Prime Suspect: Tennison, A Trip Back In Time

Credit: Courtesy of ITV Studios and NoHo Film & Television for ITV and MASTERPIECE

The prequel to beloved crime drama series Prime Suspect comes to Masterpiece this summer. Entitled Prime Suspect: Tennison, it takes us back to the beginning of the career of one of British television's most famous detectives.  It's 1973, and a young Jane Tennison has just joined the force...

DCI Jane Tennison: My voice suddenly got lower, has it? Maybe my knickers are too tight. Listen, I like to be called Governor or The Boss. I don't like Ma'am - I'm not the bloody Queen. So take your pick.

This seems to be the decade of 25th anniversaries, as TV looks back on itself and revives popular programs from the end of the last century. With the Inspector Morse prequel series Endeavour a solid hit, ITV went back this year and did an origin series for another major property of the 1990s, Prime Suspect, which helped rocket Helen Mirren to fame.

When Prime Suspect first came to PBS in the 1990s, the show was a revelation to me. Up until that point, Masterpiece Theater's "Mystery" series (later re-branded "Masterpiece Mystery") were mostly period pieces -- David Suchet's Poirot, Jeremy Brett's Sherlock Holmes and Roy Marsden's Adam Dalgiesh in the early P.D. James adaptations. In short: male detectives, working in a male dominated world, with only the occasional intrusions of Mrs. Hudson or Miss Lemon with tea. Women detectives were relegated to Miss Marple, who was an old biddy who'd come of age in the Victorian era, or flapper era Tuppance, who always had her Tommy to rescue her. 

 

The shock of Jane Tennison, a modern woman living a modern life, attempting to smash the glass ceiling of the police force in a world where "Women's Rights are Human Rights" was still considered a radical statement, cannot be understated. Tennison was real. And moreover, unlike Marple or Tuppance, she was flawed. She drank. She swore. She fought not only sexism in her day-to-day life, but also called out insistutional racsim in later series. She even had an abortion. She wound up in Alcoholics Anonymous.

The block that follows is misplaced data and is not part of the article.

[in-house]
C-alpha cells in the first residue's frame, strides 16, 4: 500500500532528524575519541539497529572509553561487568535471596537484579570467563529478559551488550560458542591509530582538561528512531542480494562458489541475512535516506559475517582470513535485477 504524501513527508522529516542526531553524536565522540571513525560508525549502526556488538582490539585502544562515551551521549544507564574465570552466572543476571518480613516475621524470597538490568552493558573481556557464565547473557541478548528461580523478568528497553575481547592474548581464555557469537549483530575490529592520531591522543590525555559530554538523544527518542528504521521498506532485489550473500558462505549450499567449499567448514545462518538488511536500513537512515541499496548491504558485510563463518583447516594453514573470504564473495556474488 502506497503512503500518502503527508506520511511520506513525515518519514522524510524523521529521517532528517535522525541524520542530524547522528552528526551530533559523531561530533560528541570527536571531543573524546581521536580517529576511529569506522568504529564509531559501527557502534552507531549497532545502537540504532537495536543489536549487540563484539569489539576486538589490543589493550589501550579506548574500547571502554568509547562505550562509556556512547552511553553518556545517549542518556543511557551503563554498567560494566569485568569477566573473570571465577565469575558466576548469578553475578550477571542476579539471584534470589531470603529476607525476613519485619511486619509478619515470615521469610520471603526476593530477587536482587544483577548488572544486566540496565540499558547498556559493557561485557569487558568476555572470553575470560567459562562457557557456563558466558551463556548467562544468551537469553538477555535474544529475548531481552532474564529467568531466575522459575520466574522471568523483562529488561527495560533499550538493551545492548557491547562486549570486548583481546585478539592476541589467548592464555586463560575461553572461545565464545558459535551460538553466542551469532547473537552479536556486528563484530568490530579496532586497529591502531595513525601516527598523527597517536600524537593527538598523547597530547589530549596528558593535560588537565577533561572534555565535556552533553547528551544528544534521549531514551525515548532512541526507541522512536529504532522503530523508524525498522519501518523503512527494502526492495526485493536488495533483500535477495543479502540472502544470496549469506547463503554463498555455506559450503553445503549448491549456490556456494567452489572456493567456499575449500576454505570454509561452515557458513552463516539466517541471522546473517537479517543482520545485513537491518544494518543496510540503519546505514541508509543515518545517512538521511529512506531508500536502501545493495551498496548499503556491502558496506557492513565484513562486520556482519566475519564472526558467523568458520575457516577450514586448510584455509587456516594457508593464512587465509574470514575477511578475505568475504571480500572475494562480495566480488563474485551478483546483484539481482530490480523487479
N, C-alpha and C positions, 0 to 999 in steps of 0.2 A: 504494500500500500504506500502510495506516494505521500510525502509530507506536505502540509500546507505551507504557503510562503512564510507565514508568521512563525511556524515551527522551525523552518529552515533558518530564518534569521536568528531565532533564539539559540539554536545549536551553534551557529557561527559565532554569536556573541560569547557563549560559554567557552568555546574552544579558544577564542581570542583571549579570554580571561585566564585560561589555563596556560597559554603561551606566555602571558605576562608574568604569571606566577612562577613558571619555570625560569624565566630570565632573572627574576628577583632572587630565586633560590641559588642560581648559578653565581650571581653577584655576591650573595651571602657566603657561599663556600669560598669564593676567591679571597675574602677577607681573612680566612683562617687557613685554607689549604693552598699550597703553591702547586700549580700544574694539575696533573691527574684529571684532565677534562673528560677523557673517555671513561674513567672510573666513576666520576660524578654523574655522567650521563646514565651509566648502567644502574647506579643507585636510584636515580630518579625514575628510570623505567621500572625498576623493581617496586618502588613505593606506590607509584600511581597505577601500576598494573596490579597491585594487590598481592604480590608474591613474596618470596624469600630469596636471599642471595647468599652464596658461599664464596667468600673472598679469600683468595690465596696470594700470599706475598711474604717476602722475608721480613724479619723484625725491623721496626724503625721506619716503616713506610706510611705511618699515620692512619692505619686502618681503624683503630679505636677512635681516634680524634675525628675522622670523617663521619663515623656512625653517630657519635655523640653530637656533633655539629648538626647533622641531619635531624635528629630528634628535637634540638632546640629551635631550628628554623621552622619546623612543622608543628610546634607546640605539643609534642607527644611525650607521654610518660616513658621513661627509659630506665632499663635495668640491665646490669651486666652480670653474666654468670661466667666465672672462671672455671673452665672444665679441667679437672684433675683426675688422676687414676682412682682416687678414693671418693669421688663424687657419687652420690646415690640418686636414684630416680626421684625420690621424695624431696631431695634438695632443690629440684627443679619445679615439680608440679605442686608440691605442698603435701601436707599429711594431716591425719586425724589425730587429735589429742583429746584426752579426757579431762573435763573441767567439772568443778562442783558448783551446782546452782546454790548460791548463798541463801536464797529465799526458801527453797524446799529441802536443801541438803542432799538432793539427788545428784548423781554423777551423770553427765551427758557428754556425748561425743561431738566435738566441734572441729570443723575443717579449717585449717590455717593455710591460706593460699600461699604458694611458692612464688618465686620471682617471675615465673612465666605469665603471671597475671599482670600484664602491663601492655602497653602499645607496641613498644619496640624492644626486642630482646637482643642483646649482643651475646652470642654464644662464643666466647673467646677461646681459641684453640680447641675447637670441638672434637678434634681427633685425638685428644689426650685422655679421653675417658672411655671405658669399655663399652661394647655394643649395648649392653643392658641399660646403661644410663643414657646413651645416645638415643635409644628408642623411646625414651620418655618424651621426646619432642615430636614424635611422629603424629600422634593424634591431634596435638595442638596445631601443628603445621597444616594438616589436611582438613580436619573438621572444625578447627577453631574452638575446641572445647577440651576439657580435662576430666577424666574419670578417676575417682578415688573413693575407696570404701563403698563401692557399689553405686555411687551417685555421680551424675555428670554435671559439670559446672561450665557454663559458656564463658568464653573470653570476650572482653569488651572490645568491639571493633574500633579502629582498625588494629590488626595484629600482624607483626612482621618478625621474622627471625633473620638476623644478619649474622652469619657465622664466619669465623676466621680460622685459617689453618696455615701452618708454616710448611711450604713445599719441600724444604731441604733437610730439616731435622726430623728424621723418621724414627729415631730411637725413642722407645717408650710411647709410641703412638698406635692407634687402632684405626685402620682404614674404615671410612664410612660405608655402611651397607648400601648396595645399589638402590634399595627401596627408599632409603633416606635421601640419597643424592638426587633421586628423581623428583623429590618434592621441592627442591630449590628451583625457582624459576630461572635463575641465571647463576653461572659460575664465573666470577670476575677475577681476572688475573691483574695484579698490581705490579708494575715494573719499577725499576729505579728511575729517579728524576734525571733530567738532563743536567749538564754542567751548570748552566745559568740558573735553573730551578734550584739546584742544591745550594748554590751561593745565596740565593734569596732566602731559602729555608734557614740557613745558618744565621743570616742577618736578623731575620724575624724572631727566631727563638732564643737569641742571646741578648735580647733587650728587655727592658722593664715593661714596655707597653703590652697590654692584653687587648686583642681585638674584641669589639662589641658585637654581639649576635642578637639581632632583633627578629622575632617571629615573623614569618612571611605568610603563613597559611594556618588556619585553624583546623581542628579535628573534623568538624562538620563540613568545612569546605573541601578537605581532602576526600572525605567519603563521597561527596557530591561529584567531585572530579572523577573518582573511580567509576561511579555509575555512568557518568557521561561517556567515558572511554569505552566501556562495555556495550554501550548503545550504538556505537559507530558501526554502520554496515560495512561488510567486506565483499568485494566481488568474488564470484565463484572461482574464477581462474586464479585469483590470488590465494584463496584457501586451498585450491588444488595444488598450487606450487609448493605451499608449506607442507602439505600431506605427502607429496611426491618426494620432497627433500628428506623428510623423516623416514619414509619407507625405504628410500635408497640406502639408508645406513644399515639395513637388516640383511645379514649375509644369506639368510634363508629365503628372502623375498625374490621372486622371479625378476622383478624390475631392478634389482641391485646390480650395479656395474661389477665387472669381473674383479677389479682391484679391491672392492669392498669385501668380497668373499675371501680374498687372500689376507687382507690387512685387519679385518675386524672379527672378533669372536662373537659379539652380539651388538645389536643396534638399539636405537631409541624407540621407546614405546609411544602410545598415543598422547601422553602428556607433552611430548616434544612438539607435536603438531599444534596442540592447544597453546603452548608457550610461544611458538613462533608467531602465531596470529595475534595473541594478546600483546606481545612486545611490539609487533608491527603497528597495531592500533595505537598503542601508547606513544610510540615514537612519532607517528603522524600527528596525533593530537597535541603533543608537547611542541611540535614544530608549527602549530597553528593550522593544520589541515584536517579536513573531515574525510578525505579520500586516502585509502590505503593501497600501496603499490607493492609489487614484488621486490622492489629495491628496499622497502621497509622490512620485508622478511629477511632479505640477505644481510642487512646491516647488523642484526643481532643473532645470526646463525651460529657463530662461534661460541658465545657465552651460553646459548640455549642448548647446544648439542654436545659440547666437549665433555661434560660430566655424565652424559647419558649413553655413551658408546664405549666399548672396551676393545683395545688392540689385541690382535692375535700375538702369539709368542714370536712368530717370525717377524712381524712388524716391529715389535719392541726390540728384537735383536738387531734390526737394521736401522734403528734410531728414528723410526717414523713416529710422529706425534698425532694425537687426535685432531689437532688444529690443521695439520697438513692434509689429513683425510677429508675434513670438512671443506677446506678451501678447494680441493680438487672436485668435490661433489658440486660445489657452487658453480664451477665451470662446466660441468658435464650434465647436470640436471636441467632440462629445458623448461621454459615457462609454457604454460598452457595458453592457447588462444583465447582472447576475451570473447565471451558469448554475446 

It was radical. And it influenced many shows that followed. One could argue that series like The Closer (which starred Kyra Segwick) existed because of Prime Suspect. It was a Law & Order show before Dick Wolf coined the concept, but far better. And now we're going back to the beginning to see how she got there.

 

Prime Suspect was also radical in another way in the 1990s--it was one of the first shows I ever saw where the length of the production went exactly as long as needed to tell the story and no further. Though each series was technically two parts, those parts ran at varying lengths, depending on the need of the story. That may not sound all that odd. After all, nowadays that's a hallmark of Peak TV shows. But in the early 1990s, network programming all ran either 22 or 44 minutes, and 22-29 episodes a season without fail. Most of what PBS imported from the BBC and ITV were seasons' worth of mysteries, each of which would be solved in 48-53 minutes. To have a show that only used exactly what it needed was a bit mindblowing.

Whether or not Prime Suspect: Tennison will thrive without Mirren at the helm is questionable. Her attitude made the show. And with reports yesterday that ITV will not be moving forward with a second season, it seems like, for now, this is our only chance to look back and see just how rough Tennison had it back in 1973 when she first began with the force. 

Prime Suspect: Tennison premieres on Masterpiece on Sunday, June 25th, 2017, at 10:00 p.m. ET.